Asthma

Changes in EOS after ICS treatment may predict response, research shows


Changes in blood eosinophil (EOS) count after starting treatment with inhaled corticosteroids can predict response in patients with COPD, a study which appears to turn accepted wisdom on its head has suggested.

Reanalysis of data from the three-year, 700-patient ISOLDE trial, which compared fluticasone propionate 500μg twice daily with placebo, found that EOS levels one year after treatment starting were strongly predictive of whether treatment was working.

Those whose EOS levels had fallen were more likely to show benefit from ICS treatment, the analysis showed, whereas those who had shown an increase in EOS had more exacerbations and a faster rate of decline.

Reporting in the European Respiratory Journal, researchers found that in patients with EOS suppression of ≥200 EOS/μL, ICS use was associated with a decelerated FEV1  decline of around 32mLs/year and a 30% reduction in the exacerbation rate.

If proven in clinical trials, monitoring EOS rate could provide a useful tool for predicting response to ICS and identifying the 20% who not only do not seem to be benefiting but may be doing worse with treatment, the researchers concluded.

Study author Dr Alexander Mathioudakis, NIHR Academic Clinical Fellow and Honorary Lecturer in Respiratory Medicine at The University of Manchester said this was the first time researchers had looked at EOS while patients are already receiving ICS treatment.

“More specifically, we found that a decrease in EOS following treatment with ICS is associated with better clinical response to ICS, while an increase in EOS following treatment with ICS is predictive of a poor clinical response to ICS.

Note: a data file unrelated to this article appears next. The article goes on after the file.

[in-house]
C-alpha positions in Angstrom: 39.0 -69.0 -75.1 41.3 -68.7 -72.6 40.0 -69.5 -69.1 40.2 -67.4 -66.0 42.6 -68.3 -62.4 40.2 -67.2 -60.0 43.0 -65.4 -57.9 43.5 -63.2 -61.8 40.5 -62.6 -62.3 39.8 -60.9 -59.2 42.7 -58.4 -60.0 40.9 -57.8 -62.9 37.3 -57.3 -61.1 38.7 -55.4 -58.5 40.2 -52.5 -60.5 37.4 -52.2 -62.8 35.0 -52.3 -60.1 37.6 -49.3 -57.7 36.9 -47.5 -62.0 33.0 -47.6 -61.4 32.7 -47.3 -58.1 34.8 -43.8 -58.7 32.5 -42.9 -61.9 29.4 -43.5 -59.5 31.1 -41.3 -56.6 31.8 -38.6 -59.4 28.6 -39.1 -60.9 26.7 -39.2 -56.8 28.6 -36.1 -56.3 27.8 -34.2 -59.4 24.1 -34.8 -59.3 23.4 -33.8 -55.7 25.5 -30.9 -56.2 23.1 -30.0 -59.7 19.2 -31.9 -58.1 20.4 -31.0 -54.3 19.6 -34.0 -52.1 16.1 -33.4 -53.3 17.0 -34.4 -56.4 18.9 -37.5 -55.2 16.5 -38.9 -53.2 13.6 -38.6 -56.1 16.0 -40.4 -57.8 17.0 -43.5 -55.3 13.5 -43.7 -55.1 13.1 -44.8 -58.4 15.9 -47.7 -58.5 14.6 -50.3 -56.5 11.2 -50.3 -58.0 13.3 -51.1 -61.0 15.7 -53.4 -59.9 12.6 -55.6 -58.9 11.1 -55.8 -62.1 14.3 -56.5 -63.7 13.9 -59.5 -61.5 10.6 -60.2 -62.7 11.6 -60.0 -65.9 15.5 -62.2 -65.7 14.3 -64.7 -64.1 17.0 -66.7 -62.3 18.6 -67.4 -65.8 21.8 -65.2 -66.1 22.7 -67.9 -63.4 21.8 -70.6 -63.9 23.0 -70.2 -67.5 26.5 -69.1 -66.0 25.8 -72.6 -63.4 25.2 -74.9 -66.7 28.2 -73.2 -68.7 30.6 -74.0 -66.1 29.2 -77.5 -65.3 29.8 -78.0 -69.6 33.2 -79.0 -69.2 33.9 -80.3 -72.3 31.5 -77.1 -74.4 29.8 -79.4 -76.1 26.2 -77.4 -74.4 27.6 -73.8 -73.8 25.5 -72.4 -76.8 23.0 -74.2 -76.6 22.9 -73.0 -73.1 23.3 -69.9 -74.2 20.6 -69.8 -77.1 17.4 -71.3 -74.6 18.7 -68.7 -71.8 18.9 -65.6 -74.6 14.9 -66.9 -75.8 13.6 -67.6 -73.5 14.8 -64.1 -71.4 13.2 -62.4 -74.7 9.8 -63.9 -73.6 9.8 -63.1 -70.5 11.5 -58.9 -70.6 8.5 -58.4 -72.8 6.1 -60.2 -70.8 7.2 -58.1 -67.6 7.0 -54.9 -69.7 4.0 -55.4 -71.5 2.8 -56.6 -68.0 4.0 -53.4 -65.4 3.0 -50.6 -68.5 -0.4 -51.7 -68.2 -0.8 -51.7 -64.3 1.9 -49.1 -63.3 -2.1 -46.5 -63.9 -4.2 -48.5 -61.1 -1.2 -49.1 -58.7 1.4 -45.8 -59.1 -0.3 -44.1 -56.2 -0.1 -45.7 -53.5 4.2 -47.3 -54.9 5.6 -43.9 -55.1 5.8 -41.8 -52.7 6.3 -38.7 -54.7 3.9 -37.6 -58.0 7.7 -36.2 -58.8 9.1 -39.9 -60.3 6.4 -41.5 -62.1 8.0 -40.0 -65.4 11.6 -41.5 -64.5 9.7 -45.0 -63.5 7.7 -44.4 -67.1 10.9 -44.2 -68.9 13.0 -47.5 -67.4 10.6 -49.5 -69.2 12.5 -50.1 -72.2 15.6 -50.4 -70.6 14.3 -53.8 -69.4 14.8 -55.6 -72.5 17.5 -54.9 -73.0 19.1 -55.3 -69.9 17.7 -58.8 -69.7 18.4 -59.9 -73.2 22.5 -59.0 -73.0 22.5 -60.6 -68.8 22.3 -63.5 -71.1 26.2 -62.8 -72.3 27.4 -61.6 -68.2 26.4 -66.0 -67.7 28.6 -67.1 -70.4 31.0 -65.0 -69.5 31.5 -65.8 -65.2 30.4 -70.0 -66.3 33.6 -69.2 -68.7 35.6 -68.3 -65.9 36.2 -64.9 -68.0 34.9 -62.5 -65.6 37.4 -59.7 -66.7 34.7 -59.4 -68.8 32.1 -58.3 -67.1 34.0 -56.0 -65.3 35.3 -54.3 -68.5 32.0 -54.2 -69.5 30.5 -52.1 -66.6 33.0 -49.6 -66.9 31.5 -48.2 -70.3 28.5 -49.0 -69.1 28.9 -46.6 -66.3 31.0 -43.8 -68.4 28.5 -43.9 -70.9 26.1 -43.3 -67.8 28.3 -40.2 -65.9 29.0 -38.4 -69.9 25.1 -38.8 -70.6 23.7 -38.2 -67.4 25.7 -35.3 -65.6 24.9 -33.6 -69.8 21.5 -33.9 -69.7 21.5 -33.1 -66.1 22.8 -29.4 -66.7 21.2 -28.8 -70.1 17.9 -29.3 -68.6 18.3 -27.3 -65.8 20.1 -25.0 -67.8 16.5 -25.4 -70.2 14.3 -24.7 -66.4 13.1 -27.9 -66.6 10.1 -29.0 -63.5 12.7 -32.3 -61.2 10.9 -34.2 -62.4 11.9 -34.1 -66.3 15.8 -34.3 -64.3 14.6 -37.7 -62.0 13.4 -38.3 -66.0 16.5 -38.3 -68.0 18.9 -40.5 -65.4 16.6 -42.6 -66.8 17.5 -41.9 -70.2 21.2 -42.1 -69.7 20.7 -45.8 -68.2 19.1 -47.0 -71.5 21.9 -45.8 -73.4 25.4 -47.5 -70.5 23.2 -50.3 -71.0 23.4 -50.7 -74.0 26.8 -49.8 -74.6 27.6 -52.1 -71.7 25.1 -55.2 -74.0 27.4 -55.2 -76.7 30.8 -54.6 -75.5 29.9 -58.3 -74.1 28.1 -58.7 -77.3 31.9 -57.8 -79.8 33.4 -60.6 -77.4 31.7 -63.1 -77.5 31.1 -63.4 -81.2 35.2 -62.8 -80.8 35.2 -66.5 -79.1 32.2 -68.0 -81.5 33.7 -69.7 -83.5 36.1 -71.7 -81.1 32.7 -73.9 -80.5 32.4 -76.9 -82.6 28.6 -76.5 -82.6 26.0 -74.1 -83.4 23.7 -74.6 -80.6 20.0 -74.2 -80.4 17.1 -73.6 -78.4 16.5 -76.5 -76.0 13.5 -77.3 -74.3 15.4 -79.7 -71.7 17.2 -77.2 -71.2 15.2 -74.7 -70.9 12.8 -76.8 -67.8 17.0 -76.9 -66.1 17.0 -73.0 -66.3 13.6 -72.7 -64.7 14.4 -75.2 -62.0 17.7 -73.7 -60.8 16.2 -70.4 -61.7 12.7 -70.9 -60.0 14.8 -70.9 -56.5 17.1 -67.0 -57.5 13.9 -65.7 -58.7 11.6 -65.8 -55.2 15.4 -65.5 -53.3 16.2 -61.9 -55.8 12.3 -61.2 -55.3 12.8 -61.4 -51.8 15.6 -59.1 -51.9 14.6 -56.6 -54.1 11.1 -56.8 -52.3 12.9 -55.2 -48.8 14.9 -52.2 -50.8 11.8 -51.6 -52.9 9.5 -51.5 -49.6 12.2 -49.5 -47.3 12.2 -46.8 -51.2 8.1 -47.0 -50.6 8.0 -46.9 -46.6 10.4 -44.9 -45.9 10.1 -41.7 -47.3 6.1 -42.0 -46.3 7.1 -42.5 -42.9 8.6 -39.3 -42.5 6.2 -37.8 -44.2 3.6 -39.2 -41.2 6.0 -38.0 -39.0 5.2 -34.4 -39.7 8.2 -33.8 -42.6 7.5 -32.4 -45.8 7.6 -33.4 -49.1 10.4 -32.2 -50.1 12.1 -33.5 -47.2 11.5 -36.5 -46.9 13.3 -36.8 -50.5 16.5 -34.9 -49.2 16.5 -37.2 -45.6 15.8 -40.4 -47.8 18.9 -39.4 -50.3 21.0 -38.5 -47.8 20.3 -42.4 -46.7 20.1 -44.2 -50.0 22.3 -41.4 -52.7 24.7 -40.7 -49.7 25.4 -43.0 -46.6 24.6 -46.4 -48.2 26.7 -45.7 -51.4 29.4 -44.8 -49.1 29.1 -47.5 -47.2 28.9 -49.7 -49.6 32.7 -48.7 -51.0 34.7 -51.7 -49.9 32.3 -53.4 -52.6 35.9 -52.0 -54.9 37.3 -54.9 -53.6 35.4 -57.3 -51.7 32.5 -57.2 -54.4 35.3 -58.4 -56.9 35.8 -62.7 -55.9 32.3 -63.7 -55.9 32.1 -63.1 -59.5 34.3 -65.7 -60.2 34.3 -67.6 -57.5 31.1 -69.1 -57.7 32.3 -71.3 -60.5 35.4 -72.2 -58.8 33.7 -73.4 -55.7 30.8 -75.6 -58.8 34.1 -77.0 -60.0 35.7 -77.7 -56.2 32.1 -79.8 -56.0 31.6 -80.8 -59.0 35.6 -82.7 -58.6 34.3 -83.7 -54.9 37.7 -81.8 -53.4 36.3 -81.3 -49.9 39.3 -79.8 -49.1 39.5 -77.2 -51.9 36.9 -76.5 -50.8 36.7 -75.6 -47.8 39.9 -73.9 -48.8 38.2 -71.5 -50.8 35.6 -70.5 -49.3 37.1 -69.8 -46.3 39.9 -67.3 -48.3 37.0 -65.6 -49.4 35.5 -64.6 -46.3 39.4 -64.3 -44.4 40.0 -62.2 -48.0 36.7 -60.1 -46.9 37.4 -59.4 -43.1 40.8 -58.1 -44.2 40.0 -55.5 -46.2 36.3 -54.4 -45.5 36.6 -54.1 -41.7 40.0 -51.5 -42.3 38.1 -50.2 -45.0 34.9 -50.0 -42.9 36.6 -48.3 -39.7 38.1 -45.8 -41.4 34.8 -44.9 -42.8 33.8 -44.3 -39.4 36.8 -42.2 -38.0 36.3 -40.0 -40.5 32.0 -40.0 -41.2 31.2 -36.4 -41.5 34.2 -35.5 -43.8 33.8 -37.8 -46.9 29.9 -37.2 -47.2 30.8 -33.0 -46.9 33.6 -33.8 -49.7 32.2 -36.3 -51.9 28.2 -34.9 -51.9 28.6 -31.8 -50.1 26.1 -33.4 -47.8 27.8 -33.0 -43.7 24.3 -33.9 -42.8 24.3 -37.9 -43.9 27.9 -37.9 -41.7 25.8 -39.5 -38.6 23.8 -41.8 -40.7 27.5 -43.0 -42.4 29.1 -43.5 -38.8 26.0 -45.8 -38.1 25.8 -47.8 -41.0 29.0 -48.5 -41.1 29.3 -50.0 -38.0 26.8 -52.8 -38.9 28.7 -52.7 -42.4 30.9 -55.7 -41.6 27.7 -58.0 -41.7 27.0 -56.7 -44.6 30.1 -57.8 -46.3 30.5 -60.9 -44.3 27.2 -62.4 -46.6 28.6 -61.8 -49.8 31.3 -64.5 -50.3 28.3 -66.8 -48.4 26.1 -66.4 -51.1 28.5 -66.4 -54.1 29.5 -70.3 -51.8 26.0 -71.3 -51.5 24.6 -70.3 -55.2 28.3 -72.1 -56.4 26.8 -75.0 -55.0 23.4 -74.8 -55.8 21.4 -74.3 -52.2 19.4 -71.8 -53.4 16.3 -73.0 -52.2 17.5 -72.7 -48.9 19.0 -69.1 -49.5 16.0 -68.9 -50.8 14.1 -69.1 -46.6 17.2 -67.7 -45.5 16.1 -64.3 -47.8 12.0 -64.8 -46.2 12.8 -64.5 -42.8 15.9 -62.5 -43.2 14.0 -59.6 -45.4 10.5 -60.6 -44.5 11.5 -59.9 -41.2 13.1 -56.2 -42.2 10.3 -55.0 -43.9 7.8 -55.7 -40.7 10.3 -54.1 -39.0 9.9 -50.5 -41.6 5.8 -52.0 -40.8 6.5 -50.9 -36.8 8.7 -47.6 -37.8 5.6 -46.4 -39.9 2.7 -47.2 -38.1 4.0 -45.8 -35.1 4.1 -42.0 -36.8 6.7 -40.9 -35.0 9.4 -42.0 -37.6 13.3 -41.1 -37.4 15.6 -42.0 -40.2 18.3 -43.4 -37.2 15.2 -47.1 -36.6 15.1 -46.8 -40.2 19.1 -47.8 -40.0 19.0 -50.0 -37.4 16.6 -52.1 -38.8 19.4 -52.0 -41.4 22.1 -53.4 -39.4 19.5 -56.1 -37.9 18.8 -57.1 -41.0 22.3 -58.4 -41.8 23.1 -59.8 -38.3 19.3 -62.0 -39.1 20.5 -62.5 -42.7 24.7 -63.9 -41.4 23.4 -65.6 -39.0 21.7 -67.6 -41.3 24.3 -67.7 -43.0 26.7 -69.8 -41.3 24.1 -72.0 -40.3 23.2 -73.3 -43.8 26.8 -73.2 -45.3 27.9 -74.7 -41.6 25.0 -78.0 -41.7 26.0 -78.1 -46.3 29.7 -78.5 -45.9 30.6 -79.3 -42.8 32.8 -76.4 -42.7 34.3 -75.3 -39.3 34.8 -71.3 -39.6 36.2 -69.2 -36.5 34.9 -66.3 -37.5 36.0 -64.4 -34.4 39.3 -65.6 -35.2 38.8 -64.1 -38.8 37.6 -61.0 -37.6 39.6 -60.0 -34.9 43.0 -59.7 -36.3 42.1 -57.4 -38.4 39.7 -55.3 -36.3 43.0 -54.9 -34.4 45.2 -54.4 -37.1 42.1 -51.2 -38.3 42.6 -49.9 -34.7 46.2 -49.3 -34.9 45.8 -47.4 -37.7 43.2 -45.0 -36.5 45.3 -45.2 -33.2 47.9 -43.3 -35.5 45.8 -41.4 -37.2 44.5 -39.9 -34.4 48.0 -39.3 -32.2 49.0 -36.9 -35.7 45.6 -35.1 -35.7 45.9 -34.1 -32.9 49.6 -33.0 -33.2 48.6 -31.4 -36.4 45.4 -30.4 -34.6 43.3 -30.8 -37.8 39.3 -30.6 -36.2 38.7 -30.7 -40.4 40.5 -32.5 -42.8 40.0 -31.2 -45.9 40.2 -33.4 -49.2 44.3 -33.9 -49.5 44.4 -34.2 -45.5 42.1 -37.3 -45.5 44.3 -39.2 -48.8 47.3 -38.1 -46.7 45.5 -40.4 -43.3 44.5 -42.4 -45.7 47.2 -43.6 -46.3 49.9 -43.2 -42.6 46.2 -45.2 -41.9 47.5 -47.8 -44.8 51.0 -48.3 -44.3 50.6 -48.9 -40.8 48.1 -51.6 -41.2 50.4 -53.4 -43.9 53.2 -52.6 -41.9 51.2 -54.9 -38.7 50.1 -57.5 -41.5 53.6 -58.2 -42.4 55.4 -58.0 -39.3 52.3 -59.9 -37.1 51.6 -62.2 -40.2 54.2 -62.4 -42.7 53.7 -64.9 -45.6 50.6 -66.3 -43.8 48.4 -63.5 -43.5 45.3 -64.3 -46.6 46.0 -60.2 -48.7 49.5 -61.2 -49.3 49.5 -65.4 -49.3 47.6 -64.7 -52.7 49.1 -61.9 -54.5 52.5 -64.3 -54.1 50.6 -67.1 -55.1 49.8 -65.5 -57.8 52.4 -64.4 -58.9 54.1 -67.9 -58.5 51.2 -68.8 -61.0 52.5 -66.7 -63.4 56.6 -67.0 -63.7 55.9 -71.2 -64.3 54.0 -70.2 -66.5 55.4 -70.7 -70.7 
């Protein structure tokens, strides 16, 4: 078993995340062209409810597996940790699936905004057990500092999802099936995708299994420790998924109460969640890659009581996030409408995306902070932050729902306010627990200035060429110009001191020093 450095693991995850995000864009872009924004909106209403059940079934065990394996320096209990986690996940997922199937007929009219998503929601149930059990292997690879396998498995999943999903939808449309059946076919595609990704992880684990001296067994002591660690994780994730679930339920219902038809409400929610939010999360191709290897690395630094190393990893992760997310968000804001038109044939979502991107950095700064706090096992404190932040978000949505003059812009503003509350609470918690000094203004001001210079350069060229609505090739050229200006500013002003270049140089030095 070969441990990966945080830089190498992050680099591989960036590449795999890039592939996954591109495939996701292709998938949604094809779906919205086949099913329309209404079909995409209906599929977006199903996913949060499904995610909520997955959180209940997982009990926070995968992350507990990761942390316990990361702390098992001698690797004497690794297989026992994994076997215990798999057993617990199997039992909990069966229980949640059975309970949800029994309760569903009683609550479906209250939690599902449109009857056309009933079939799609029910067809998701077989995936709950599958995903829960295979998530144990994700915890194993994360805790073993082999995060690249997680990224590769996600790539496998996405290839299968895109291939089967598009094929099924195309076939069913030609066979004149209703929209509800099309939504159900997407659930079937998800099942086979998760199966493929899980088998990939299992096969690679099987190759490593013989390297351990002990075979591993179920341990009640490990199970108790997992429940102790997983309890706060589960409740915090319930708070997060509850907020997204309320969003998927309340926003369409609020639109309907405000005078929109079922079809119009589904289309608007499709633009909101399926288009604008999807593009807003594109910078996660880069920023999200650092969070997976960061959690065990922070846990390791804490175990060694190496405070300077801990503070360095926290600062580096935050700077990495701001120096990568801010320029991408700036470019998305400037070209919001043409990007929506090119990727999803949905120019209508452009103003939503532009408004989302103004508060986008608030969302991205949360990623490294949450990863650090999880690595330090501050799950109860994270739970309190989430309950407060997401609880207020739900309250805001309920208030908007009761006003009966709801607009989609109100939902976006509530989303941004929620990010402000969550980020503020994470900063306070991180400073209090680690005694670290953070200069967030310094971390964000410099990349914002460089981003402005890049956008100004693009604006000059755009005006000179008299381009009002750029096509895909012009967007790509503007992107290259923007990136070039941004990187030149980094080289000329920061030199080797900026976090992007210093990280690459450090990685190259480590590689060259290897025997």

“Patients in the last group, actually appear to be harmed by ICS. In our study, we found that EOS change (increase or decrease) is more accurate in predicting clinical response to ICS than a single EOS measurement, and this is a novel finding.”

He added that another novel – and perhaps concerning – finding was that lower EOS during treatment may actually be associated with better response and vice versa.

“This finding contrasts with the common belief and that means clinical use of EOS at present may be wrong and clinicians may end up giving the wrong treatment advice to some patients.”

He added that the findings would need to be confirmed in other studies but in the meantime, clinicians should keep in mind that decisions to discontinue ICS cannot be solely based on EOS, because the EOS measured while patients are receiving ICS may be inaccurate with counts measured over time.

Professor John Hurst, Professor of Respiratory Medicine at University College London, said while further work was needed, the findings raised some interesting questions.

“The novelty here, as I understand it, is seeing what happens to the eosinophil count once treatment has been started, to guide likely benefit. Of course that would mean the patient coming back for a second visit to have the blood checked again, and this was not a prospective trial but post-hoc, ” he added.

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